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The Smoking Gun : Day by Day Through a Shocking Murder Trial with Gerry…
by Gerry Spence
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Amazon.com Product Description (ISBN 0743246969, Hardcover)
From America's foremost criminal defense lawyer and author of the bestselling How to Argue and Win Every Time comes this riveting, true account of a trial that adeptly exposes the unrelenting power of the state, which so often crushes those -- guilty or innocent -- who come before the bar of justice. It could happen to you.
When Sandy Jones and her teenage son were accused of murdering a real estate developer on their hardscrabble Oregon farm, the prosecution had an eyewitness to the shooting and a photograph of Sandy holding a smoking rifle. County officials kept Sandy in jail while they awaited the trial, despite ballistic evidence that strongly suggested she hadn't fired the fatal shot. The case erupted into an epic struggle between Sandy -- who was poor, different, and a woman -- and the "good old boys" of Lincoln County, Oregon, who held all the power.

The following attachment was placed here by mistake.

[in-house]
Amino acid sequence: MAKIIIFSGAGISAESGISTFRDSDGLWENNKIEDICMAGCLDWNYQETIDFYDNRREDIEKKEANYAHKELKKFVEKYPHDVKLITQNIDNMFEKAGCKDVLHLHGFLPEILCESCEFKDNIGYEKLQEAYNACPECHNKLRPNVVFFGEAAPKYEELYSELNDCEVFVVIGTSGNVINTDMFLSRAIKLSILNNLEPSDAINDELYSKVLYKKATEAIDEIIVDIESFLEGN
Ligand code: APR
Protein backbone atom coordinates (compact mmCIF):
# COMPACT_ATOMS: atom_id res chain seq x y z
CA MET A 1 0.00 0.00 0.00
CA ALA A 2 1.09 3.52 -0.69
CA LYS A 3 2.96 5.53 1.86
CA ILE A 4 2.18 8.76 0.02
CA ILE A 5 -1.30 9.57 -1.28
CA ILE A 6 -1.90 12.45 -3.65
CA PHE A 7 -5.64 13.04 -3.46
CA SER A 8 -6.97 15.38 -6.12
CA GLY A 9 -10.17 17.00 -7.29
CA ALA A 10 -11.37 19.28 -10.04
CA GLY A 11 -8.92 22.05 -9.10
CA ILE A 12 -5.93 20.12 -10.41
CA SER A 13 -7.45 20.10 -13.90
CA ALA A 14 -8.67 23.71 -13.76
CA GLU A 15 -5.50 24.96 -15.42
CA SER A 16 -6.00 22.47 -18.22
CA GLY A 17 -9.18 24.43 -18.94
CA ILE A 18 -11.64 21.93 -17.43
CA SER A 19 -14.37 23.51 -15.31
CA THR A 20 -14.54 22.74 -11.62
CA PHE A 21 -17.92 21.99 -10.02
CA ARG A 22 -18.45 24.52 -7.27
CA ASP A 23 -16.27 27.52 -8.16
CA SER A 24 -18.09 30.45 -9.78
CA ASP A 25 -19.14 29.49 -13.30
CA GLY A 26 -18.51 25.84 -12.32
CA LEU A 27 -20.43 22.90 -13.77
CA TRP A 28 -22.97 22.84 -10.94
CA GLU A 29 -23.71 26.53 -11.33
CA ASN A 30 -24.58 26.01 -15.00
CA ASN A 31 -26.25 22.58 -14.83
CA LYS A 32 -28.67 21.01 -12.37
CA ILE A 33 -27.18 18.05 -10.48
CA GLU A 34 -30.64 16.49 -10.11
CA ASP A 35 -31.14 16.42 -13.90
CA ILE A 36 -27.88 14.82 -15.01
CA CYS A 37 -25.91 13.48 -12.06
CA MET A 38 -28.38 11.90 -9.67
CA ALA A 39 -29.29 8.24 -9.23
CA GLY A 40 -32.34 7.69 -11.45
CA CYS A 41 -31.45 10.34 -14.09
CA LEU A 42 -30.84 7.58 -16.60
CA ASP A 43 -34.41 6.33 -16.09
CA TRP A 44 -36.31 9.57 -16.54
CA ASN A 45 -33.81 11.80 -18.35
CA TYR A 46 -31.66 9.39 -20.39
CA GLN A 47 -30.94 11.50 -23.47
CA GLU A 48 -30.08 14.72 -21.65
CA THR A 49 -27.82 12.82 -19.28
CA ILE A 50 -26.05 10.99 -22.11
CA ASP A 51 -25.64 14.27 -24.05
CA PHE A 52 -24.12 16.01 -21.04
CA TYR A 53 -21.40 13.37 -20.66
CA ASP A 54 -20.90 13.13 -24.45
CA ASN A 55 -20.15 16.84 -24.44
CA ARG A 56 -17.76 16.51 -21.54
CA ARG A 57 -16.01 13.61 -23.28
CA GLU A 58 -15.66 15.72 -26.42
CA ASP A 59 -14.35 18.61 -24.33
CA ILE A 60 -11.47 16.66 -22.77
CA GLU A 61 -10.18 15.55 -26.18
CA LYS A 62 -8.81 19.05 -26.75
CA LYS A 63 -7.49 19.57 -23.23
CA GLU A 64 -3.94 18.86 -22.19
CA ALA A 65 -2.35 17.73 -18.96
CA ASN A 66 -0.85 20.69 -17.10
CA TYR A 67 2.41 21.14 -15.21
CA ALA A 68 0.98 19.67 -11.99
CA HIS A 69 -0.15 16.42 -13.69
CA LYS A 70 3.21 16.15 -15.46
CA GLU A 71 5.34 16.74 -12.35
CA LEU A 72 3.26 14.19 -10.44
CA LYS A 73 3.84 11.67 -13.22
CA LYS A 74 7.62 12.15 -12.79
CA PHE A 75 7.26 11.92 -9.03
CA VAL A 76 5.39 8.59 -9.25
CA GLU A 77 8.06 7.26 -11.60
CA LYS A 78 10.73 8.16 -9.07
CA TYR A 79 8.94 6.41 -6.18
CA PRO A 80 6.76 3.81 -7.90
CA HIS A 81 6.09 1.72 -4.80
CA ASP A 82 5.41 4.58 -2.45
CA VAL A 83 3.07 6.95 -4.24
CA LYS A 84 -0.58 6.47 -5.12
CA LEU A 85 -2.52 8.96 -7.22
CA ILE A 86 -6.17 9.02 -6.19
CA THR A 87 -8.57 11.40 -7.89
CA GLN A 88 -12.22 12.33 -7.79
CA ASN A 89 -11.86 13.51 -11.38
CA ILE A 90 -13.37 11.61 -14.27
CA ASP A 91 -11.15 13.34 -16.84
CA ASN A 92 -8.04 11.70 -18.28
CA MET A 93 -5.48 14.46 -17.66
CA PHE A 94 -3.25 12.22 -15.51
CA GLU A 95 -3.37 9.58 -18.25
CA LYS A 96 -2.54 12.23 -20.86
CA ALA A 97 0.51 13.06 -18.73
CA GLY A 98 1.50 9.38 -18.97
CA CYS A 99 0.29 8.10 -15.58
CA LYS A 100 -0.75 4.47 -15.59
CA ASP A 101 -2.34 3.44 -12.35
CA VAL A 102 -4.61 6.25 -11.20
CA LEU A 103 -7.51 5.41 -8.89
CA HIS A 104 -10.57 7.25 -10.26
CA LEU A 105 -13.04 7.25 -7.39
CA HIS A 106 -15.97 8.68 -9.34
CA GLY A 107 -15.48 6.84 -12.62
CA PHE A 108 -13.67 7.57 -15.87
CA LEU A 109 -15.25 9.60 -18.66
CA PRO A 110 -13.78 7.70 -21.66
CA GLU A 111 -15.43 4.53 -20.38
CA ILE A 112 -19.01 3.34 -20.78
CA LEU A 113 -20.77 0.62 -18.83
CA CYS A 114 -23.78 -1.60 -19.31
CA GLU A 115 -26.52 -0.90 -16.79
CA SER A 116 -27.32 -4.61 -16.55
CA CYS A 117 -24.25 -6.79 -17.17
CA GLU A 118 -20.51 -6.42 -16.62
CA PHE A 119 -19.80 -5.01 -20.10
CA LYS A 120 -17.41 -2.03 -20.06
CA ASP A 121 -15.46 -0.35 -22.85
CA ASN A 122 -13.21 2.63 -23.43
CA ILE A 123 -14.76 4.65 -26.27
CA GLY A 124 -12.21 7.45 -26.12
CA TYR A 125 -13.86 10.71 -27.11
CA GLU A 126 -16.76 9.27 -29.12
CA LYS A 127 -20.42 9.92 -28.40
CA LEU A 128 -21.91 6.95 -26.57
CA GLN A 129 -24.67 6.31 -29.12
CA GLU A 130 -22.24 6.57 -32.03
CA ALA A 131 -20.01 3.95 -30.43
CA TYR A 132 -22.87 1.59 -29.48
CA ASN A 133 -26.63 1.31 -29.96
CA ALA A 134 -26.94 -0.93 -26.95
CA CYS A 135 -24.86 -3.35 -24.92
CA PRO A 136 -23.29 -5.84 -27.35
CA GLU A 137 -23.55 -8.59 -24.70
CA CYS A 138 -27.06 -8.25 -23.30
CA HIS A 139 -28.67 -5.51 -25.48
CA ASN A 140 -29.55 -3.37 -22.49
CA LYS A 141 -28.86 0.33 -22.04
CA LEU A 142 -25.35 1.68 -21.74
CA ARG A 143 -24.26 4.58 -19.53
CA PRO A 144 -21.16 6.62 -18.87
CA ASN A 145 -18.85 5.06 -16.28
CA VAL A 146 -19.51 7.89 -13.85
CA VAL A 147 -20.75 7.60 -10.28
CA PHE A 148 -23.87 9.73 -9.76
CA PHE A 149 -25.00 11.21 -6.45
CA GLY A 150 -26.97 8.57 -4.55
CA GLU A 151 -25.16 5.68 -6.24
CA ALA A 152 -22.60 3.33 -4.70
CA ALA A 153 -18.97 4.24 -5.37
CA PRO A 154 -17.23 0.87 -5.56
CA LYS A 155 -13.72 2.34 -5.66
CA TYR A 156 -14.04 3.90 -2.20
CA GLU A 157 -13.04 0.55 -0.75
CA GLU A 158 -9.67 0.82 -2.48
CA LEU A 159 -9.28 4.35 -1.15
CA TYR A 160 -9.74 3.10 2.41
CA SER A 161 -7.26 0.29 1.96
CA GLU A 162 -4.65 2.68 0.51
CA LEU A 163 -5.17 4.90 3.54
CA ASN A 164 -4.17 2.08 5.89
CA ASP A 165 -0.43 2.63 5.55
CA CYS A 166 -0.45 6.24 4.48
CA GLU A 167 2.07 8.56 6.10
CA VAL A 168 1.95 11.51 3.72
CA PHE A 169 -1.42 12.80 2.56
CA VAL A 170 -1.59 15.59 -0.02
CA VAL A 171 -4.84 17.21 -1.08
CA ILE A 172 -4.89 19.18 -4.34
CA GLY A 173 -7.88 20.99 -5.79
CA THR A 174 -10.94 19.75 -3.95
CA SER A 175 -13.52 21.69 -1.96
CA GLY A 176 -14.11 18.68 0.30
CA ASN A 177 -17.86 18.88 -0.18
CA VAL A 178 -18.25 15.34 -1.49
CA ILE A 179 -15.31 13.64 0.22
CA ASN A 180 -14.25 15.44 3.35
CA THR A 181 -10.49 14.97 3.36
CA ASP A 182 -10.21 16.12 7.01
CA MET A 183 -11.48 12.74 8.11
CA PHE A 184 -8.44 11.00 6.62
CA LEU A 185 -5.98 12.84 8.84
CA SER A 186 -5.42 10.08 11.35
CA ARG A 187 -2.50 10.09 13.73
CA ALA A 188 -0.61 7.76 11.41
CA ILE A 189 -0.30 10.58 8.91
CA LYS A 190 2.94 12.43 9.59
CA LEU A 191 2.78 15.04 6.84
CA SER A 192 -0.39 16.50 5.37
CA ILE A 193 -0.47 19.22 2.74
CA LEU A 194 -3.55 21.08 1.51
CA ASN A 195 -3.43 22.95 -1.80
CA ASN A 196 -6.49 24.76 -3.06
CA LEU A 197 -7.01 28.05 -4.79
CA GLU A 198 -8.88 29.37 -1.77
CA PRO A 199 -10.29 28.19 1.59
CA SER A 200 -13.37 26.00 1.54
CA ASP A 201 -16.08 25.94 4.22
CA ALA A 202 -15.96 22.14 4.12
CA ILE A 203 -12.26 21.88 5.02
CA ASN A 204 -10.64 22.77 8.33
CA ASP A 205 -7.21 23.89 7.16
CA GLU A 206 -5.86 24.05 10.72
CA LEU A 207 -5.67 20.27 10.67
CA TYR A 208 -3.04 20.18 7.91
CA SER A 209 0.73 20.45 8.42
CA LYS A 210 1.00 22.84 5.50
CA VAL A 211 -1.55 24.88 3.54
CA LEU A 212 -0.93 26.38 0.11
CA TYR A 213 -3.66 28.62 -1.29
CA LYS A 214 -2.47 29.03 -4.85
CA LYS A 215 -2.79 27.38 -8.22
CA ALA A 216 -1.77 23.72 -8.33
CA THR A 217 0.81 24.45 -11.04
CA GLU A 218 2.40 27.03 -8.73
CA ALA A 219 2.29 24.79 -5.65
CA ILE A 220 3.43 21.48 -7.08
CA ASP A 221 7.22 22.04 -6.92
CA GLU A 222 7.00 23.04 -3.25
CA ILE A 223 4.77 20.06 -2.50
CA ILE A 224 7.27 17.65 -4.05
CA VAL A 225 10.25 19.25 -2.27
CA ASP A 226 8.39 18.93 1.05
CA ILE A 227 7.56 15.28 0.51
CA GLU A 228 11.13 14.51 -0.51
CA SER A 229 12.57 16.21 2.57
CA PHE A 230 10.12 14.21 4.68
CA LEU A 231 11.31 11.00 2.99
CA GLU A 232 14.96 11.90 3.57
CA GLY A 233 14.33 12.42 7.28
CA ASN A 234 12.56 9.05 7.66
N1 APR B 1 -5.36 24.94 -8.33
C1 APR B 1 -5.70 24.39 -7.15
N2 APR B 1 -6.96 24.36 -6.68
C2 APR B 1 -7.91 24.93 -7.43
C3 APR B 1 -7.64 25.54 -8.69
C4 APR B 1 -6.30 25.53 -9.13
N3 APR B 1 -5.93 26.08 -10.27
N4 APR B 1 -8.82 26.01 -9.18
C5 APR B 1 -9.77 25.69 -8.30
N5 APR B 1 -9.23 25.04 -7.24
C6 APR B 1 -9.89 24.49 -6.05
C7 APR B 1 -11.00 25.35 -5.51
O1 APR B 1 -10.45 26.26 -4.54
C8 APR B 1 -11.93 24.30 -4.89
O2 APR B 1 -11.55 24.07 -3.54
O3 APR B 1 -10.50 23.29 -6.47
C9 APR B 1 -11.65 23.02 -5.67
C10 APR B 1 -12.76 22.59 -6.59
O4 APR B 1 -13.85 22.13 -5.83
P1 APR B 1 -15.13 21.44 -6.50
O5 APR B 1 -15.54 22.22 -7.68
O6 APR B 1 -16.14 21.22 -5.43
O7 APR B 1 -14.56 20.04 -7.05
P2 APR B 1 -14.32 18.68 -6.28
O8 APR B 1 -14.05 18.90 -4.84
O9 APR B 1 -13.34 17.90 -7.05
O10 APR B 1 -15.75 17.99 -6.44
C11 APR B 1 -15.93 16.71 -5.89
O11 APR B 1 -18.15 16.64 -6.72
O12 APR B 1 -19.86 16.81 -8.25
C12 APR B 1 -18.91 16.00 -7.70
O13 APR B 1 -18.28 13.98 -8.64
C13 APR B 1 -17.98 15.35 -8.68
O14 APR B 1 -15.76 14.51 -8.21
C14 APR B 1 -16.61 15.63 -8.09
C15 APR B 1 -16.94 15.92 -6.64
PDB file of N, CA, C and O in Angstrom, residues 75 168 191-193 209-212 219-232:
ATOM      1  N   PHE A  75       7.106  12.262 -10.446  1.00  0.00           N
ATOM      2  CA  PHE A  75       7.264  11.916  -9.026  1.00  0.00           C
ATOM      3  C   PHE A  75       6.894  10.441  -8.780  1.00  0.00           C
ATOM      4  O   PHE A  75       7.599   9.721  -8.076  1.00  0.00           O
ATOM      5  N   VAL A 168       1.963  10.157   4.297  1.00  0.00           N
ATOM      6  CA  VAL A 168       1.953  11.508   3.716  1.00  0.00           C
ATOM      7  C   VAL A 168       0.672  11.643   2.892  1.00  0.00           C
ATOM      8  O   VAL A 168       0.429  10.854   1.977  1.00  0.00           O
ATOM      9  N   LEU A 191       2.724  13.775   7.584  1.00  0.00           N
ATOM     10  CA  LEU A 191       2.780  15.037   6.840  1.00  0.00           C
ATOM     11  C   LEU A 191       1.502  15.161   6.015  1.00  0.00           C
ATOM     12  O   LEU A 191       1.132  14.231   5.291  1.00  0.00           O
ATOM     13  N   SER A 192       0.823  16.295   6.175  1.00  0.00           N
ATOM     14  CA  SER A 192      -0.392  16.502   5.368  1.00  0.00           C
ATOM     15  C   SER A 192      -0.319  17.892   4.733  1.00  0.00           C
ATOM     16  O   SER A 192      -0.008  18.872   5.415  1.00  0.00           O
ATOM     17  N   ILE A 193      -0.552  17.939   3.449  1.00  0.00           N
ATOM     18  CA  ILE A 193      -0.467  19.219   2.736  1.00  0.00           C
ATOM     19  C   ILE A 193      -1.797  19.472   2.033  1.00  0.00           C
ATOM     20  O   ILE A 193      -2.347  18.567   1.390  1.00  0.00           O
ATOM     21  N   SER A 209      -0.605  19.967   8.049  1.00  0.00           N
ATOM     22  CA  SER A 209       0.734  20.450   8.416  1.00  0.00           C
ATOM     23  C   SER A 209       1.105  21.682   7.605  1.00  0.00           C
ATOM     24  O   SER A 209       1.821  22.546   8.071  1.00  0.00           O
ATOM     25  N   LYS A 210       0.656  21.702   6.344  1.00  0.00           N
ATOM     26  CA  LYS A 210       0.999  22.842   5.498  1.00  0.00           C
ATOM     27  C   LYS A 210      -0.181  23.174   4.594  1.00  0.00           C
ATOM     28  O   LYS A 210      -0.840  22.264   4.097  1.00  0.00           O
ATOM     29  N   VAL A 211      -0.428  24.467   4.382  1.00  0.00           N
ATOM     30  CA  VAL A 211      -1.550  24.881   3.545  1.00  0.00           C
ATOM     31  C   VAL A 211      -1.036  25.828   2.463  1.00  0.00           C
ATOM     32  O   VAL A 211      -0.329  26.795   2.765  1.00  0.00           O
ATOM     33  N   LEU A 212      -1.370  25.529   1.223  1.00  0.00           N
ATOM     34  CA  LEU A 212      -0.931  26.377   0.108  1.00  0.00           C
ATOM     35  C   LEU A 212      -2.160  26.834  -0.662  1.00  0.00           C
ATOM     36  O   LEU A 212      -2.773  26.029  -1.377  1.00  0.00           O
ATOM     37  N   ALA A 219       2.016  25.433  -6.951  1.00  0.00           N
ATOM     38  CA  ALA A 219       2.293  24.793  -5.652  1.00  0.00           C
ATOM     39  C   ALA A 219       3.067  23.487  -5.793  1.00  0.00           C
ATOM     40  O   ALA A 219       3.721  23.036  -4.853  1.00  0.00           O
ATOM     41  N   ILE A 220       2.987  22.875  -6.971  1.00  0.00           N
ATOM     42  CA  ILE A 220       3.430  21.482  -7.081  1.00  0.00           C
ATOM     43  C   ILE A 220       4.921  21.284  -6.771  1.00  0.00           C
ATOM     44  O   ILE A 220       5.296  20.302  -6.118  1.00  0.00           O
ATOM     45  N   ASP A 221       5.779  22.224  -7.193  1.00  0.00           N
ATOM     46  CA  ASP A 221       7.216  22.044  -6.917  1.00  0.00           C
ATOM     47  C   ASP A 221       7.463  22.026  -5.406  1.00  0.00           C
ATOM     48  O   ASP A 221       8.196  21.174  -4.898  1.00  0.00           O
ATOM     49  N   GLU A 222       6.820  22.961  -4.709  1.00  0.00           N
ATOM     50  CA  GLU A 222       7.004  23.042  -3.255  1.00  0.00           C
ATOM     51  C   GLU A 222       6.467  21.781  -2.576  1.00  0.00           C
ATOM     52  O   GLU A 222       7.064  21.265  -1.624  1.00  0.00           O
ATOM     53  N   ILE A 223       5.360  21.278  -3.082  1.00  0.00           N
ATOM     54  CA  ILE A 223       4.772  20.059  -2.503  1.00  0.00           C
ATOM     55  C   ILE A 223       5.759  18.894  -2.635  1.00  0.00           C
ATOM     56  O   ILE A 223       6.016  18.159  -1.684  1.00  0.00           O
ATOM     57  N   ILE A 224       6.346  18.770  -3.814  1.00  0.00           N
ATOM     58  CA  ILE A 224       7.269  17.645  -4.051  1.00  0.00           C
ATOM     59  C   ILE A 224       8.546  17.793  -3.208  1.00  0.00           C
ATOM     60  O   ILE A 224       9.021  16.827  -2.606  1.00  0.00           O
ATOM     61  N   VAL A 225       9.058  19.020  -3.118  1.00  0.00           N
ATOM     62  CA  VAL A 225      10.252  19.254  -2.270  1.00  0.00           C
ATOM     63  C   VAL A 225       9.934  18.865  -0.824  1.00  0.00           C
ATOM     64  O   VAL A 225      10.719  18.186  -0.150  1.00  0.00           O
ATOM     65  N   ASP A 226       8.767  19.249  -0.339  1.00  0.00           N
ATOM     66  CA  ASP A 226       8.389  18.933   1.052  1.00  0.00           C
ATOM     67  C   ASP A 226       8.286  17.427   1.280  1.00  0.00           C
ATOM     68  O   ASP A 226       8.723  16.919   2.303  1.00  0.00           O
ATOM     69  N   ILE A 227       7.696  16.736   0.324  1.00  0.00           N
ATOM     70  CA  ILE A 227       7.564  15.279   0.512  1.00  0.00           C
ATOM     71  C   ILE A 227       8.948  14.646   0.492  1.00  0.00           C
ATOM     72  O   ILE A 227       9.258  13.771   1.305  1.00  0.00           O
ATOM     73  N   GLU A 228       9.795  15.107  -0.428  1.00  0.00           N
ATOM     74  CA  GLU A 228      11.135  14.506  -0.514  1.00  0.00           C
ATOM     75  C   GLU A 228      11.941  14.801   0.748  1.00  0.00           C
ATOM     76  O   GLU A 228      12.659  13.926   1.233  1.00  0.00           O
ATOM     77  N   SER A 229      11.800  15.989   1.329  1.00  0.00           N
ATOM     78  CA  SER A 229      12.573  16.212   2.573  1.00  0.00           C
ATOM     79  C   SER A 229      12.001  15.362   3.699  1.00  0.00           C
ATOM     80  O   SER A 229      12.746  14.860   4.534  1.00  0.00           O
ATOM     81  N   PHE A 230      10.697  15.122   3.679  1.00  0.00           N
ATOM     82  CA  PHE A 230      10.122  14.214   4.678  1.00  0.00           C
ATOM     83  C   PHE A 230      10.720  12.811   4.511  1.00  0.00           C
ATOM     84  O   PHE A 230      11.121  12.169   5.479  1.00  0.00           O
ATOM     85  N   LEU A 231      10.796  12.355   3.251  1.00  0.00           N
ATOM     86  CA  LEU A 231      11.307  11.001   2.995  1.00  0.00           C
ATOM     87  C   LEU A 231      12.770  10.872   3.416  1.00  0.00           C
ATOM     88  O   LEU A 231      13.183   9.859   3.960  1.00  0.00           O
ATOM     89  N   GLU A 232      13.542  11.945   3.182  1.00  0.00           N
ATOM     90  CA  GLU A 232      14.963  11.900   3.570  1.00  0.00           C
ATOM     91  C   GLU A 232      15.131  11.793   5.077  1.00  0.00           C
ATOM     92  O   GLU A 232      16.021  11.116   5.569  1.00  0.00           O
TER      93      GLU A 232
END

Though the Joneses' guilt seemed eminently clear to the county and the prosecution, Gerry Spence, renowned for his work on the cases of Karen Silkwood and Randy Weaver at Ruby Ridge, took the case pro bono and the courtroom battle exploded into three years of intensely moving jury trials, recounted here from the record of the case. The Smoking Gun follows Gerry Spence through his passionate arguments with two different judges and two different prosecutorial teams, his exacting jury selection, his expert questioning of the witnesses, and his incredible rapport with the jury as he fights for the rights of Sandy and her son.
With a superb sense of drama and an intimate knowledge of the court system, Spence highlights the pitfalls that every defendant faces, making The Smoking Gun extremely relevant today, when our rights are being eroded and when the average American, even if innocent, is hard-pressed to obtain a fair trial.
(retrieved from Amazon Mon, 30 Sep 2013 13:27:17 -0400)
Recounts the events surrounding the trial of Sandy Jones and her teenage son, who were accused of murdering a real estate developer, describing the trial's three years of courtroom scenes, class conflicts, and crushing state power.
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